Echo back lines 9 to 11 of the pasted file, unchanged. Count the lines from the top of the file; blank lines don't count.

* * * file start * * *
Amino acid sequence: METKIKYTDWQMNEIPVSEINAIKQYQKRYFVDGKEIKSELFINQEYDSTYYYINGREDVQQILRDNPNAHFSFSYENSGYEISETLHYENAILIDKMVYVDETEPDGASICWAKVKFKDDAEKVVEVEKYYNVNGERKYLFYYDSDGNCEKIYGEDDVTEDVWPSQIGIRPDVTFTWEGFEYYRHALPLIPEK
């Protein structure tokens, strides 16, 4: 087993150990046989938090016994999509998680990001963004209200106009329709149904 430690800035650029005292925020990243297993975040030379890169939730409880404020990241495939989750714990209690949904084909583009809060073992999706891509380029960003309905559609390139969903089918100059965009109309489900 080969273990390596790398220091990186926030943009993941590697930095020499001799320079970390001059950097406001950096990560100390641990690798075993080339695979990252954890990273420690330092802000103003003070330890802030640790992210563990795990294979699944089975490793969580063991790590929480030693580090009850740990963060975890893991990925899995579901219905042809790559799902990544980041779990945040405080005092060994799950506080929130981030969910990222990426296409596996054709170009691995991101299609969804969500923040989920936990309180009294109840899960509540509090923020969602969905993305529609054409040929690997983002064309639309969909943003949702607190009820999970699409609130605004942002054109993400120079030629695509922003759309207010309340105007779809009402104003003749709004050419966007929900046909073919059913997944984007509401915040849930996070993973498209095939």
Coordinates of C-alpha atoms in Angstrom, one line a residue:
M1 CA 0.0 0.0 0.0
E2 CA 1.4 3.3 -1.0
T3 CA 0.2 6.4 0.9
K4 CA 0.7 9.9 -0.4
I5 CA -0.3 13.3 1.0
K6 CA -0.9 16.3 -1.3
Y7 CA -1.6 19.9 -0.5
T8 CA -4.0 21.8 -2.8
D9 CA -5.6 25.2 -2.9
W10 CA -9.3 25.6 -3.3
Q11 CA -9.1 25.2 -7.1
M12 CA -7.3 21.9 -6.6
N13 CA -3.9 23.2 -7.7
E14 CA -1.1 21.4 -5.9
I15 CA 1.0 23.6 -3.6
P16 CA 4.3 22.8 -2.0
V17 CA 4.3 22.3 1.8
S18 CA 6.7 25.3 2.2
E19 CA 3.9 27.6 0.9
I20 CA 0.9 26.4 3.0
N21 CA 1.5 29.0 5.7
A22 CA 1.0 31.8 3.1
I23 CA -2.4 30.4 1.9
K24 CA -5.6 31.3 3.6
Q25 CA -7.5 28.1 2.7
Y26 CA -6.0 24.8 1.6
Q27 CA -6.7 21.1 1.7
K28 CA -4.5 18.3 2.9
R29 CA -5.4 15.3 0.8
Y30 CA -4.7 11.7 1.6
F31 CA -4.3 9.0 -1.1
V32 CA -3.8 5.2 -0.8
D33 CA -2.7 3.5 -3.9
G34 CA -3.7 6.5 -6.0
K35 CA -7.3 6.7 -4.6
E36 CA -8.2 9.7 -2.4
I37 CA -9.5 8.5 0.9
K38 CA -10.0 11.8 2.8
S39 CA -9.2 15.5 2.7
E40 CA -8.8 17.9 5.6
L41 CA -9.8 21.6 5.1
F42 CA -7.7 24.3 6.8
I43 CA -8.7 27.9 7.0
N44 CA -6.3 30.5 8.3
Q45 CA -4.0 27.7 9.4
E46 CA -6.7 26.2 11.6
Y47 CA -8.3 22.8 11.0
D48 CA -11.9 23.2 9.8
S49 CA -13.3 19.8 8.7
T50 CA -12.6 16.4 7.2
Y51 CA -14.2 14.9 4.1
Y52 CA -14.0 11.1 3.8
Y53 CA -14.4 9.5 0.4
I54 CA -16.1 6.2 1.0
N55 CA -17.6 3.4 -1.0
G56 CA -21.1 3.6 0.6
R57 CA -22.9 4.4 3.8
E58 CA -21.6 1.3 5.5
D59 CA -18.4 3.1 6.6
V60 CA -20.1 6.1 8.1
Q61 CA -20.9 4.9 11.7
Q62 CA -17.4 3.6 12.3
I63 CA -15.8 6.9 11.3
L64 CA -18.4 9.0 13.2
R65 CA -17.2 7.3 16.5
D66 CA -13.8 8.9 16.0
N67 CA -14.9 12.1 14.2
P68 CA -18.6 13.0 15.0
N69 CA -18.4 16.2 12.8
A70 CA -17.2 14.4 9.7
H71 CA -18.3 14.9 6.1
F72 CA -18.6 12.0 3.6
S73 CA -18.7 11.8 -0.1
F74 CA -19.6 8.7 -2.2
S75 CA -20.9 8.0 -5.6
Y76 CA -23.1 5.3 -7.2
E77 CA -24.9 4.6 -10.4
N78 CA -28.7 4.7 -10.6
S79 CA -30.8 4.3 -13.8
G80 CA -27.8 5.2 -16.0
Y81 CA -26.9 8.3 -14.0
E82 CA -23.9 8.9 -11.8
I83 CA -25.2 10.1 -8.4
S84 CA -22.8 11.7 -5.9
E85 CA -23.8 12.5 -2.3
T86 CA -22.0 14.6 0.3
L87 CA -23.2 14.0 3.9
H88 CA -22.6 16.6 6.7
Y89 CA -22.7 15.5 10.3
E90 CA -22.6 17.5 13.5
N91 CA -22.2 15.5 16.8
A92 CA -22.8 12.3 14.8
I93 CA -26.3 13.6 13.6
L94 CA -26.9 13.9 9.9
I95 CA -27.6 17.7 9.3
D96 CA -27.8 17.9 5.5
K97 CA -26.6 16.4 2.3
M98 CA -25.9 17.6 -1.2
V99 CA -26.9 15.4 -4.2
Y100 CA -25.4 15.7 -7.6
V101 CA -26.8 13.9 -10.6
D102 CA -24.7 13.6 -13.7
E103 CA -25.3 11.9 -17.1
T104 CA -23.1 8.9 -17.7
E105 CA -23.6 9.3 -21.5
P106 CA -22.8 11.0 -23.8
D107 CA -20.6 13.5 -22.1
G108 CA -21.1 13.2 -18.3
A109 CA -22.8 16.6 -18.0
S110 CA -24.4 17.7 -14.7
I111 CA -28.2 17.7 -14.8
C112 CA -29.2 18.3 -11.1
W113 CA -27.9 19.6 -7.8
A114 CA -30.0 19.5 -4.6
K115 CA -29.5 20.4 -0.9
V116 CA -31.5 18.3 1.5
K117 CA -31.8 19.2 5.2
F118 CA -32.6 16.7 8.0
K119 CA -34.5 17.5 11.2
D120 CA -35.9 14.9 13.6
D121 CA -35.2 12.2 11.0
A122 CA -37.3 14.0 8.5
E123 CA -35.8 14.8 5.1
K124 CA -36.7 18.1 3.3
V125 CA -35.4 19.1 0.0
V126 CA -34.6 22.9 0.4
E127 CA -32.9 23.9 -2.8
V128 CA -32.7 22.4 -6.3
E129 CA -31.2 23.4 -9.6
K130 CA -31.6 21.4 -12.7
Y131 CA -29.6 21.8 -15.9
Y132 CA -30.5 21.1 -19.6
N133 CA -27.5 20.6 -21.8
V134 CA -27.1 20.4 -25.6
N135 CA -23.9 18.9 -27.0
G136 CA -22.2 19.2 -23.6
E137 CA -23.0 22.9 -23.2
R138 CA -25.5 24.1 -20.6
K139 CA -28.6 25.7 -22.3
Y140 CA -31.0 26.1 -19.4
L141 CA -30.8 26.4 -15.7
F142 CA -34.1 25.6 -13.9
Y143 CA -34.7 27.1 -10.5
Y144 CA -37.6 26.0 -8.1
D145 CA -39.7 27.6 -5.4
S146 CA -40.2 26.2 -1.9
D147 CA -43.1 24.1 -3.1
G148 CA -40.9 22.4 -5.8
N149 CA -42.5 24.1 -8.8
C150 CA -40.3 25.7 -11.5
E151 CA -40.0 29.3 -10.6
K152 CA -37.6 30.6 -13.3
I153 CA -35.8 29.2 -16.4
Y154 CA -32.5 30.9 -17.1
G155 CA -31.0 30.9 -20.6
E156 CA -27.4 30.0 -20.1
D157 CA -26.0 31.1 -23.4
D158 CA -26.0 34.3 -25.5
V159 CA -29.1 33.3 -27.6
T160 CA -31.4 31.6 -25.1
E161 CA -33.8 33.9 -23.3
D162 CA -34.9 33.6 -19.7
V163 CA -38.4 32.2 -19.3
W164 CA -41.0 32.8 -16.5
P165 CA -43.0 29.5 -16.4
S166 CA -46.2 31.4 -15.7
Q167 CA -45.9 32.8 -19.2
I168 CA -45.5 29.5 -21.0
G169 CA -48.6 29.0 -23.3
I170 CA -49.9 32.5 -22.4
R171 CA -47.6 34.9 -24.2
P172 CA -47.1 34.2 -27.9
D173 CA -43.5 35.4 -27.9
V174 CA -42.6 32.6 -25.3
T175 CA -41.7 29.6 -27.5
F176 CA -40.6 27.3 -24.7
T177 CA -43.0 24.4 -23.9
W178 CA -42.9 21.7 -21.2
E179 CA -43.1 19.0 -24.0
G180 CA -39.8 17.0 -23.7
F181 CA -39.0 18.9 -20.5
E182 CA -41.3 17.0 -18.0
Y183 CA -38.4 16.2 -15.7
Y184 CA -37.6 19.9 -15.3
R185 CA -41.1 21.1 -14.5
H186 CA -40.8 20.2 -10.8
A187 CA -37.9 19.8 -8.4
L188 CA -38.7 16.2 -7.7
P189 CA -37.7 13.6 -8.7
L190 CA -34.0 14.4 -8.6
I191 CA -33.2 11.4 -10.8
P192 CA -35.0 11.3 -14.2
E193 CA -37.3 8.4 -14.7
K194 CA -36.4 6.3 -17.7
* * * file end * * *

K6 CA -0.9 16.3 -1.3
Y7 CA -1.6 19.9 -0.5
T8 CA -4.0 21.8 -2.8